“I come up a lot,” he says, looking out on what can only be described as a magnificent view of Auckland. “We’re always having requests from photographers and film makers who want to come up here and capture this view." "It’s quite unique and a wonderful space.” Peter uses this ‘watchtower’ as his office. I would, too, if I lived here. It’s a tranquil and utterly beguiling space.

Whilst we’re up there, Peter points to the house directly behind us. “We lived there for over thirty years,” he begins to explain. “It was designed and built by architect Russell Withers for himself in the early 70s. The implicit dialogue between these two ‘post modern’ houses has been very interesting for us. In their own ways, they were both challenging the basic assumptions of what was needed for Auckland at the time. In this particular case, Auckland gets more [houses] on less ground — a serious need. In the other, the primary preoccupation tends to be with echoing the heritage from earlier times, mostly in order to honour those concepts, but also to blend. Both were experimenting; thinking similarly, perhaps, but highly conscious of how many options were open to them.”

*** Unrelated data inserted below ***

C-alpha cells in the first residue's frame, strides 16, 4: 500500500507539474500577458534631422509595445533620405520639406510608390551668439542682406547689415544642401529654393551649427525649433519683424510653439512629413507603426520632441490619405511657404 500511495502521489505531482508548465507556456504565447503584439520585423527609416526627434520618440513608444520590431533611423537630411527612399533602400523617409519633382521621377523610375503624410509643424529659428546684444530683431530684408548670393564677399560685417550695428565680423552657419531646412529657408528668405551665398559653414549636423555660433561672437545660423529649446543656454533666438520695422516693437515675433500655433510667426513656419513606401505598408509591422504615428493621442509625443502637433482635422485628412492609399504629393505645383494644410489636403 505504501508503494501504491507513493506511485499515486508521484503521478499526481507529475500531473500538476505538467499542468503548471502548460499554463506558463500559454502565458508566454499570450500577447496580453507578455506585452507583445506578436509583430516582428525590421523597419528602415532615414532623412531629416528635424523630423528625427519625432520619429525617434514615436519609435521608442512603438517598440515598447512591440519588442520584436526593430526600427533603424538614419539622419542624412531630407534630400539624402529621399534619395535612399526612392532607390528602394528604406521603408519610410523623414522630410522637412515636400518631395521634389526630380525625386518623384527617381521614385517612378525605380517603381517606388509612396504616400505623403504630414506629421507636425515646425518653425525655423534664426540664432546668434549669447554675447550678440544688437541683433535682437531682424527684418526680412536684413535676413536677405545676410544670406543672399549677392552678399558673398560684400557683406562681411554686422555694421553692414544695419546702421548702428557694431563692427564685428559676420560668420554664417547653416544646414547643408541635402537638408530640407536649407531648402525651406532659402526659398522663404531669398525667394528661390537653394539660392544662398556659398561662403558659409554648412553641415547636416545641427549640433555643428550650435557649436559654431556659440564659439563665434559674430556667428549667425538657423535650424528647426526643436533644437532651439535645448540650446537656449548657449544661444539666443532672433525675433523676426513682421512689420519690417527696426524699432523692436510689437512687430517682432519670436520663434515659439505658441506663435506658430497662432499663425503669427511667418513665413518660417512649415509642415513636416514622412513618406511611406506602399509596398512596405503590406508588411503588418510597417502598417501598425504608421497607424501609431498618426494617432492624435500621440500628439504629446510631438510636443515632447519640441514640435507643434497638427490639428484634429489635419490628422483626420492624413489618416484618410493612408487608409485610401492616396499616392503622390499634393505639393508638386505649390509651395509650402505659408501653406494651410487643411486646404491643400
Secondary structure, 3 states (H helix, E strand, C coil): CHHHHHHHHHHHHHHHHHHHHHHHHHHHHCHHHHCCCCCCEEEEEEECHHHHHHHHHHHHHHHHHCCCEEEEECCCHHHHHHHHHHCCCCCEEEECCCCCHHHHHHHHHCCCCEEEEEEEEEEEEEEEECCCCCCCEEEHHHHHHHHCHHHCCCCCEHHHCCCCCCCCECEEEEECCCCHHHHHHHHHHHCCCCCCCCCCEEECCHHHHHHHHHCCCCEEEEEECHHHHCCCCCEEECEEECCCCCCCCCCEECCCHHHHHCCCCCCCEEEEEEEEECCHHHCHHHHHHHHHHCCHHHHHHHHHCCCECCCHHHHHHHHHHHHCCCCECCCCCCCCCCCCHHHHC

For an octogenarian, Peter makes short shrift of the vertical descent down through the trapdoor to bedroom level below. Years of practice, I suspect. My descent is a little more laboured.

There are two decent sized bedrooms on this floor, plus a full bathroom. All three rooms have vaulted ceilings that take on the form of the exterior roof lines. These additional volumes give each room its own character, and at the same time a generosity of space. Both bedrooms also have delightful little Juliet balconies that open to the rear garden, with the master enjoying a second balcony that gives a picture-perfect view of Auckland’s iconic Sky Tower.